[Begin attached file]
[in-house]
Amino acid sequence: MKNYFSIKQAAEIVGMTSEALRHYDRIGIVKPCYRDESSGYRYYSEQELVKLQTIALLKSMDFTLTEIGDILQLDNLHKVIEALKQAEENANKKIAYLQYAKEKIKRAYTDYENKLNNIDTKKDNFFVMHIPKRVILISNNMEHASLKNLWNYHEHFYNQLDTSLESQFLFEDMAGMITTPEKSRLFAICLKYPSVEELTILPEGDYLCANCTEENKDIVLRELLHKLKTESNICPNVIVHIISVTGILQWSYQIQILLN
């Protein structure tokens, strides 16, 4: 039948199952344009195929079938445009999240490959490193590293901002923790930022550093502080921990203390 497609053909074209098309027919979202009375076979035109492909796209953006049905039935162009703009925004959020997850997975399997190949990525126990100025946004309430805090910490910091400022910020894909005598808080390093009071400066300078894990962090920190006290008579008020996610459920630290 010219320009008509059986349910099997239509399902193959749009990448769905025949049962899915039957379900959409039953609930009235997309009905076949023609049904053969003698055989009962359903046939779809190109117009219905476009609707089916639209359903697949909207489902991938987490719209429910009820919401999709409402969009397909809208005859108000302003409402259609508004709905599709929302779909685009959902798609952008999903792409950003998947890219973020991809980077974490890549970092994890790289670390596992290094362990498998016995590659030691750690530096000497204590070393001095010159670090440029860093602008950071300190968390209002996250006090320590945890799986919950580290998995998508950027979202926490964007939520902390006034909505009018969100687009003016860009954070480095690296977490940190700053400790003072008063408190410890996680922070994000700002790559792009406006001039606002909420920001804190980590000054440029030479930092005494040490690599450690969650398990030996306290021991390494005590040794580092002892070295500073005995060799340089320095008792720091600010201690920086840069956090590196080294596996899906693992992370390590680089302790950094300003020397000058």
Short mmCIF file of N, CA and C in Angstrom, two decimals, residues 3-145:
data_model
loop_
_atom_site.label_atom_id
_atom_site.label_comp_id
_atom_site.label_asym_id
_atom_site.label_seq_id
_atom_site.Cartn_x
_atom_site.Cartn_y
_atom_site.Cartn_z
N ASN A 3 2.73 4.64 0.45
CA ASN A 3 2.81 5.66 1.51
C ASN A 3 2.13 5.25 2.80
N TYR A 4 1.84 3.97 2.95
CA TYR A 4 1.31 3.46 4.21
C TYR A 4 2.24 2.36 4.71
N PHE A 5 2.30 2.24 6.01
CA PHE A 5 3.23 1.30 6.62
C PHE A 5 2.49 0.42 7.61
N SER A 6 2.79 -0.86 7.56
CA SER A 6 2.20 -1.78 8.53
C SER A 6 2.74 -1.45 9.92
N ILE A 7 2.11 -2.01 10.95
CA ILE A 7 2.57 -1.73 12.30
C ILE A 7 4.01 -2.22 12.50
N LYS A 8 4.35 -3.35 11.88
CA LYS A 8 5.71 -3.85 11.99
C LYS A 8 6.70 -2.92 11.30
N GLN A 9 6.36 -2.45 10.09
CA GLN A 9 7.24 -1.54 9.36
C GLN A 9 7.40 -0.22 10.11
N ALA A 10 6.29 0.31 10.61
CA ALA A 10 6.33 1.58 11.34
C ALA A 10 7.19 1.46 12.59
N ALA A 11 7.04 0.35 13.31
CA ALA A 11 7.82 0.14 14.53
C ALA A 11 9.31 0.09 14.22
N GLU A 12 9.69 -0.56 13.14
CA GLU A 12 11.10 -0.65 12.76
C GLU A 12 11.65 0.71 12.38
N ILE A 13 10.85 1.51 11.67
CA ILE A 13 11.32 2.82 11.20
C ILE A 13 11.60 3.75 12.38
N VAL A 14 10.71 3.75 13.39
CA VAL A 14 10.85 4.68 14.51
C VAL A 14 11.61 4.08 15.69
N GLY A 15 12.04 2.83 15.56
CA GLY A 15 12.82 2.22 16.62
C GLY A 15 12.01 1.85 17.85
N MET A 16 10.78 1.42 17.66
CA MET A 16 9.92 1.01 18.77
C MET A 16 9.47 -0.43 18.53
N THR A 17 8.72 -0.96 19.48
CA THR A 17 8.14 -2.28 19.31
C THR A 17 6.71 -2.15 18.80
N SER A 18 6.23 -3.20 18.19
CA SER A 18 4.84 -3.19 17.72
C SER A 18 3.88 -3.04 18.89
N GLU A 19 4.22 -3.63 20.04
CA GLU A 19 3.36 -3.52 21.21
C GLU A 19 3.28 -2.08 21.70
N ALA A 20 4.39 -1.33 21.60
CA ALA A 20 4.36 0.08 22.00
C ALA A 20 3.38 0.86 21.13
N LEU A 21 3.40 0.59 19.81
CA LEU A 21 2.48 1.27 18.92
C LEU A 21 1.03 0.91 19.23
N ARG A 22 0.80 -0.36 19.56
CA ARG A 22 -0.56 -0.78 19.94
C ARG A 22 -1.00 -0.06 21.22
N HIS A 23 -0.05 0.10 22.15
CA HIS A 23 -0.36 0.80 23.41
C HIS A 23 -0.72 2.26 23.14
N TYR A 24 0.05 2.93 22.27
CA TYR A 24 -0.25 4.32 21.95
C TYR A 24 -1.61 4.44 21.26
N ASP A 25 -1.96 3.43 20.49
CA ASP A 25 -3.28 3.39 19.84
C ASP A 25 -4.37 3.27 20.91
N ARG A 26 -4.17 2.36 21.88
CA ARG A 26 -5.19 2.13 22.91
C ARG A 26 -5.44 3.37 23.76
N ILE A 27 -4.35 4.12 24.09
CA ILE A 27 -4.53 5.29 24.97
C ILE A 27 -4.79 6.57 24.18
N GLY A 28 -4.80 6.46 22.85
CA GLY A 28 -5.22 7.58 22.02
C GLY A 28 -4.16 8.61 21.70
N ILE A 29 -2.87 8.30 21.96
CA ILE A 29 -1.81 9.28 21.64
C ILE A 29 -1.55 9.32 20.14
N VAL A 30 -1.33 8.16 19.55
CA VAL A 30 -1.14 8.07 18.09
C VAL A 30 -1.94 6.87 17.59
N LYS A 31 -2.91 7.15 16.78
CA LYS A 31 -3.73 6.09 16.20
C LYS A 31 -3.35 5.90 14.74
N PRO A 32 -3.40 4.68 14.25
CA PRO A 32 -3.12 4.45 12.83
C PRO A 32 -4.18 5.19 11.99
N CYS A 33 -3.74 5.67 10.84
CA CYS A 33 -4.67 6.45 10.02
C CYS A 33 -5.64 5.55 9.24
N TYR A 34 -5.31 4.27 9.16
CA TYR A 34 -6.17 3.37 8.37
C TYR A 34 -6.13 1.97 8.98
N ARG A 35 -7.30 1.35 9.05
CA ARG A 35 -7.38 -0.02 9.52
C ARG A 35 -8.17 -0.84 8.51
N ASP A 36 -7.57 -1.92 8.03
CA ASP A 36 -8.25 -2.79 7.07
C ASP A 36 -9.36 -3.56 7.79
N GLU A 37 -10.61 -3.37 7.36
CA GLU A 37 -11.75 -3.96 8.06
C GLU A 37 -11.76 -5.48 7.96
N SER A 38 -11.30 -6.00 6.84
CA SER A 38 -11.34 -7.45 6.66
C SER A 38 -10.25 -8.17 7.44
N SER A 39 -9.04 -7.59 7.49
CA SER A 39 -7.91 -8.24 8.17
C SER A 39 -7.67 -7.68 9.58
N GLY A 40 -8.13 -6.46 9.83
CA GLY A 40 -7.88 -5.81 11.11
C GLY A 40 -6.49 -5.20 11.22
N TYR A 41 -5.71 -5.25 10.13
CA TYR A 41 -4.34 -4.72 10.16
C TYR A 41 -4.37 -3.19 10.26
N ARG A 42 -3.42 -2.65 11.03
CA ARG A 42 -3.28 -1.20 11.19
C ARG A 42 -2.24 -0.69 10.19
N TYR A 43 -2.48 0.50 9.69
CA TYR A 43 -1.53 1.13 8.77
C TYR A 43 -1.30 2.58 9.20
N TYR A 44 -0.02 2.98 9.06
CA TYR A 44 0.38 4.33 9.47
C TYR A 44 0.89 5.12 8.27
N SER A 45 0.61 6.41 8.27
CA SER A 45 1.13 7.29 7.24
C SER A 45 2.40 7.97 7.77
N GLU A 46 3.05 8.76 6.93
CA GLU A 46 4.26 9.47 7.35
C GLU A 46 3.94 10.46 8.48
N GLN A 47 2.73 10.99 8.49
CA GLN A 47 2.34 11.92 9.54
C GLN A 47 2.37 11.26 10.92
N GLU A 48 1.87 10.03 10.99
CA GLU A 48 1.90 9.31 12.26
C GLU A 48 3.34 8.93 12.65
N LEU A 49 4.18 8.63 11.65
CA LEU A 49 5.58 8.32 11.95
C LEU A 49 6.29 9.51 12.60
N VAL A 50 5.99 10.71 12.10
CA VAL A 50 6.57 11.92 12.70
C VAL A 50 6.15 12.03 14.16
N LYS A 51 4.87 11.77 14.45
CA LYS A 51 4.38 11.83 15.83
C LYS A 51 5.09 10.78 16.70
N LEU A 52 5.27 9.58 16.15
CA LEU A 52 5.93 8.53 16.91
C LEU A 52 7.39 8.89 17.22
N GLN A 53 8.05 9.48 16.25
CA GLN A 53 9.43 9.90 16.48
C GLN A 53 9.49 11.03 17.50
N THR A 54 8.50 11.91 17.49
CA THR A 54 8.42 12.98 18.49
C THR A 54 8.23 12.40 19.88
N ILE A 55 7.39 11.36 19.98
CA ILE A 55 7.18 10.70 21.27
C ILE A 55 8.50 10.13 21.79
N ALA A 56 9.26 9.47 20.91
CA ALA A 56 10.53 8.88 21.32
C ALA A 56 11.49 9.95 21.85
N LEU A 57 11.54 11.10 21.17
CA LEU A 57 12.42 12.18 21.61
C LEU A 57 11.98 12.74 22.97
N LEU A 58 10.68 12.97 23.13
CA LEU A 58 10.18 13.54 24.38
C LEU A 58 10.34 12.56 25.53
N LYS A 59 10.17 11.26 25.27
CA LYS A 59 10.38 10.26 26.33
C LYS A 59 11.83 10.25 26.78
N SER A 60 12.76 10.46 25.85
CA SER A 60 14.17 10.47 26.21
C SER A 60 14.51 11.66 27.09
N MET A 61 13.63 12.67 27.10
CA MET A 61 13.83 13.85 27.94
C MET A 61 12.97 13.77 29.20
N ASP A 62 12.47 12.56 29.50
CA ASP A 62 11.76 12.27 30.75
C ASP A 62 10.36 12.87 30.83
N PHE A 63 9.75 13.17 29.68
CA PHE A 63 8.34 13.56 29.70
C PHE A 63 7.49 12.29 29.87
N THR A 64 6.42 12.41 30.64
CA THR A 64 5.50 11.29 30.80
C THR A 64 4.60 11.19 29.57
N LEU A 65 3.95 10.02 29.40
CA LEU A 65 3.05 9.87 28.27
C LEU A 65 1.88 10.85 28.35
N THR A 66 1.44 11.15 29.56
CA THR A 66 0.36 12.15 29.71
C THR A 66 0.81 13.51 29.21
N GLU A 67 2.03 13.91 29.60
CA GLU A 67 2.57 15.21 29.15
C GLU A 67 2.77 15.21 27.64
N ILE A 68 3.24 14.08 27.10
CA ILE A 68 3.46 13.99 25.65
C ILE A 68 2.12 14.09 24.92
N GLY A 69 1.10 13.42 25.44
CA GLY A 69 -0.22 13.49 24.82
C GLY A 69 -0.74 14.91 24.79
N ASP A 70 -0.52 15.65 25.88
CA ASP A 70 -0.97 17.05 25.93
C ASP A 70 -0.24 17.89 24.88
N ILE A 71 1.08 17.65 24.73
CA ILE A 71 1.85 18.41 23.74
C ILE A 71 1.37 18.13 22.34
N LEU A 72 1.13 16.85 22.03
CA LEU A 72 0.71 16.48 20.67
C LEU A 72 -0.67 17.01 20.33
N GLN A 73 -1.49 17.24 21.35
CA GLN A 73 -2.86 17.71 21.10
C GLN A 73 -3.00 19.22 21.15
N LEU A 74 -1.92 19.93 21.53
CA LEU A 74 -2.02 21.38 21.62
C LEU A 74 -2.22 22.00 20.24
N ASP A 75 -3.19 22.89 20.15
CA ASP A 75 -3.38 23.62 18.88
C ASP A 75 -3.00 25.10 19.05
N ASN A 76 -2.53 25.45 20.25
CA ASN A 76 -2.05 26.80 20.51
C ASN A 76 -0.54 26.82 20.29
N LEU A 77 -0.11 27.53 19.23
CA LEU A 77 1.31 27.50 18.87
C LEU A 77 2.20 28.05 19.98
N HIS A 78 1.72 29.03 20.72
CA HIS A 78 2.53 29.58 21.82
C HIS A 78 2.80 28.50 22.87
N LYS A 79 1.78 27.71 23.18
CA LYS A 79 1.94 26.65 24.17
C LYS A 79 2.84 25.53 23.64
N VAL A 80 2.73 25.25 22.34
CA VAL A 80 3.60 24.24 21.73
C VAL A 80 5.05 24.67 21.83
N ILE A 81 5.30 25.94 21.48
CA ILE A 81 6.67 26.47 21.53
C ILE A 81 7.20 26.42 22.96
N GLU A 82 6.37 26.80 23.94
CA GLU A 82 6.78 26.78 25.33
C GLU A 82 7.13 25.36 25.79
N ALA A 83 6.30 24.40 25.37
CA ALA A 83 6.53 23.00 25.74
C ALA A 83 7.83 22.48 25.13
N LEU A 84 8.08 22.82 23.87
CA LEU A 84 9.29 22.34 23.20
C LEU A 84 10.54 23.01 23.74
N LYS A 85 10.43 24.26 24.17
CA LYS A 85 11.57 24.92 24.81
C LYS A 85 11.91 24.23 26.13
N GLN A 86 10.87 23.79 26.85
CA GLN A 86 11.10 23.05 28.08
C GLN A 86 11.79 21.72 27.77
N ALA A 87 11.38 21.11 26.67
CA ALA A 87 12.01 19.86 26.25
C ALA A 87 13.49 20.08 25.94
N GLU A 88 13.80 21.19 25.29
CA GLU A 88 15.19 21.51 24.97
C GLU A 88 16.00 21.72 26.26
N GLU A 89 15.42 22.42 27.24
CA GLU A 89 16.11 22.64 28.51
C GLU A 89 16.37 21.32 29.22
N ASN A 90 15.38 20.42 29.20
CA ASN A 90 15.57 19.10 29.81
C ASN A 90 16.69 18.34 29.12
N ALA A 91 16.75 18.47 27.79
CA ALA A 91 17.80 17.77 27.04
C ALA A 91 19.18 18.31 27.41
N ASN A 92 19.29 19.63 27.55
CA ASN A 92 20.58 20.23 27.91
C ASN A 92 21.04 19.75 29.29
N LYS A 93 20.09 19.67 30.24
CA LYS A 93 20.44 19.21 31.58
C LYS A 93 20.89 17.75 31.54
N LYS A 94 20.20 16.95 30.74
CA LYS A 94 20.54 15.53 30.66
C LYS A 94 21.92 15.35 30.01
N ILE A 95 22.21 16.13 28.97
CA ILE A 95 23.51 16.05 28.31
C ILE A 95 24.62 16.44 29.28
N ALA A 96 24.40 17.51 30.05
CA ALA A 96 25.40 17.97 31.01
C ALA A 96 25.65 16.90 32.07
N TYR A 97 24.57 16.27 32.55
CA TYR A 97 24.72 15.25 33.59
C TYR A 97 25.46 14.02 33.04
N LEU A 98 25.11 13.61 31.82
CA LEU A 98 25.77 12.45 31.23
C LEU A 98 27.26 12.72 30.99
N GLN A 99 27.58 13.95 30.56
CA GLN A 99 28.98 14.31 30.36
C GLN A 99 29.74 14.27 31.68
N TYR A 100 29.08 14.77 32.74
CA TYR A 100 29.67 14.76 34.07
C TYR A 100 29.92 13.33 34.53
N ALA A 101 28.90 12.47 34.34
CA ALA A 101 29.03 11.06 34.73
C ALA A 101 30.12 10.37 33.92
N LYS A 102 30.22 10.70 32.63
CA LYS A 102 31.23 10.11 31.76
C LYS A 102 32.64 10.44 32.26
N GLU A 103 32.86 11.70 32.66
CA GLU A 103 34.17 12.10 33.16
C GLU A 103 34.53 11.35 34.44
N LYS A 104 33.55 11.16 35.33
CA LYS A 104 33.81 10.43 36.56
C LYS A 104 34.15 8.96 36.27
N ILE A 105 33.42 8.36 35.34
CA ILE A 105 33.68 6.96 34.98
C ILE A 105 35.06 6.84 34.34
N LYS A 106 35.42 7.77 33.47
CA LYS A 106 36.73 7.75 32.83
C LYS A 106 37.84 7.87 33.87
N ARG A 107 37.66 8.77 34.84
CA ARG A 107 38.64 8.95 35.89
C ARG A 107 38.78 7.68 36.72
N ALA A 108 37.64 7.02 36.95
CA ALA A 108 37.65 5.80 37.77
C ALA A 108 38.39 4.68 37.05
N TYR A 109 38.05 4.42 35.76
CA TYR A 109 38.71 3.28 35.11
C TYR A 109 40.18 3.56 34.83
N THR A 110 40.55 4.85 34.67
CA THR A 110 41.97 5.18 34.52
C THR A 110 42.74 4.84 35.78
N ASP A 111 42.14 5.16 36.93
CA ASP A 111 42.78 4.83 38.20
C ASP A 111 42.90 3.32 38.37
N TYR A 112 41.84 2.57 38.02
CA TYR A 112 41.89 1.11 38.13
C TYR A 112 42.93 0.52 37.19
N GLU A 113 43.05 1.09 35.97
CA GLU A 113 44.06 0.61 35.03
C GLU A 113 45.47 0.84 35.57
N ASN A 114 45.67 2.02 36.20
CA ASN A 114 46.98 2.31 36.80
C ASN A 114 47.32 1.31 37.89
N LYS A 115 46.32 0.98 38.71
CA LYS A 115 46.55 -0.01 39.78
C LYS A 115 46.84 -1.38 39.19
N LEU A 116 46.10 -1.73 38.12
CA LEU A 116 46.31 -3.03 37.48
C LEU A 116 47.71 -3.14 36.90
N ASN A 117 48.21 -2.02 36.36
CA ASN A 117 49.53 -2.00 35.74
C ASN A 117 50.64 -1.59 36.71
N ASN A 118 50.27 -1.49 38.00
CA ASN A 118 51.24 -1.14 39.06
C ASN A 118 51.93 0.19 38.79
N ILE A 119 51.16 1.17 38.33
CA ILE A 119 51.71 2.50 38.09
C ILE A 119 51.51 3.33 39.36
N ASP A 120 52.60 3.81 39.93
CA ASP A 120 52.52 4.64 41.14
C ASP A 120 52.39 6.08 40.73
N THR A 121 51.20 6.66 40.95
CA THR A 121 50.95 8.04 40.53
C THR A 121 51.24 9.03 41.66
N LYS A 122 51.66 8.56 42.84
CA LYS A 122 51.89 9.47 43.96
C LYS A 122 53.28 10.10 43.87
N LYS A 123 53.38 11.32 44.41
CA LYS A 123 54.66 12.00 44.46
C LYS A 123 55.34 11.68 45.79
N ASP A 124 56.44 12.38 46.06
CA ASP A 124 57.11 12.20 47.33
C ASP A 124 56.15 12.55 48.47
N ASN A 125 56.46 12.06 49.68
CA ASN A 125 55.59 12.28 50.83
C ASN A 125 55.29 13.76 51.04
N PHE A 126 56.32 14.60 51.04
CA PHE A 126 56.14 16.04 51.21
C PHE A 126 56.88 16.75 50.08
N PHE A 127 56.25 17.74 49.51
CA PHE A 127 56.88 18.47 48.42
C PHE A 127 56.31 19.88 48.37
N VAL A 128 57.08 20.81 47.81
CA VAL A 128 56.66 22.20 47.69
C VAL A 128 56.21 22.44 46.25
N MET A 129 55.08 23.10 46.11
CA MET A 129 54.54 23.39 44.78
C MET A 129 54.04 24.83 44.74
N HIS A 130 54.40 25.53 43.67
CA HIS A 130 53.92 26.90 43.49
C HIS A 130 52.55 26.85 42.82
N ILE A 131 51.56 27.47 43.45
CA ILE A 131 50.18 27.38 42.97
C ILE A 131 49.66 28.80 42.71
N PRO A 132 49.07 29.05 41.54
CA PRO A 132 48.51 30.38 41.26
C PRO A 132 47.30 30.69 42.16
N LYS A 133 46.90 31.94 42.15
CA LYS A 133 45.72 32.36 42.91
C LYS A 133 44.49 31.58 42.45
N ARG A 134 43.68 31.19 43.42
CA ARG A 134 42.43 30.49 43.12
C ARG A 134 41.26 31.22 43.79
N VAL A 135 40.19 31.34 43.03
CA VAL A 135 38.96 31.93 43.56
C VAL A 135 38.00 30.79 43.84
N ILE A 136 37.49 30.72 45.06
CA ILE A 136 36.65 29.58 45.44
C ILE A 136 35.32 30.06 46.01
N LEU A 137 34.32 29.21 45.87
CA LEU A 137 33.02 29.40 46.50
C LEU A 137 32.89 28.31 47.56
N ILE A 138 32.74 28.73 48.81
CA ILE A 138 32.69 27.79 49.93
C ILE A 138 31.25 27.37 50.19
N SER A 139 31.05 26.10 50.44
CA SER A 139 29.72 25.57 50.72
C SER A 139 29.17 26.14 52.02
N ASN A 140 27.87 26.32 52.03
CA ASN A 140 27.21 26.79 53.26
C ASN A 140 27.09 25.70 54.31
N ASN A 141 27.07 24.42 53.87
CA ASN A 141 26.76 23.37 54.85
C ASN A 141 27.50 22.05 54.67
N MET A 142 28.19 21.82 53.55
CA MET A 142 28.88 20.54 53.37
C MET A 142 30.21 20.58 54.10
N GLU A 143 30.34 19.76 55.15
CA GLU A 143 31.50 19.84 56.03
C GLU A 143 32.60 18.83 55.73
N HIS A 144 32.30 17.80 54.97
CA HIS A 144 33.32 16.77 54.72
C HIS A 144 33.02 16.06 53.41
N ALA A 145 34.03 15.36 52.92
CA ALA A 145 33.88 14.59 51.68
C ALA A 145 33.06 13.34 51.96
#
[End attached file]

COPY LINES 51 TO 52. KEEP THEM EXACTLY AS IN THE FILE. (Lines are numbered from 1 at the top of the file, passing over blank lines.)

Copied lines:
CA GLY A 15 12.82 2.22 16.62
C GLY A 15 12.01 1.85 17.85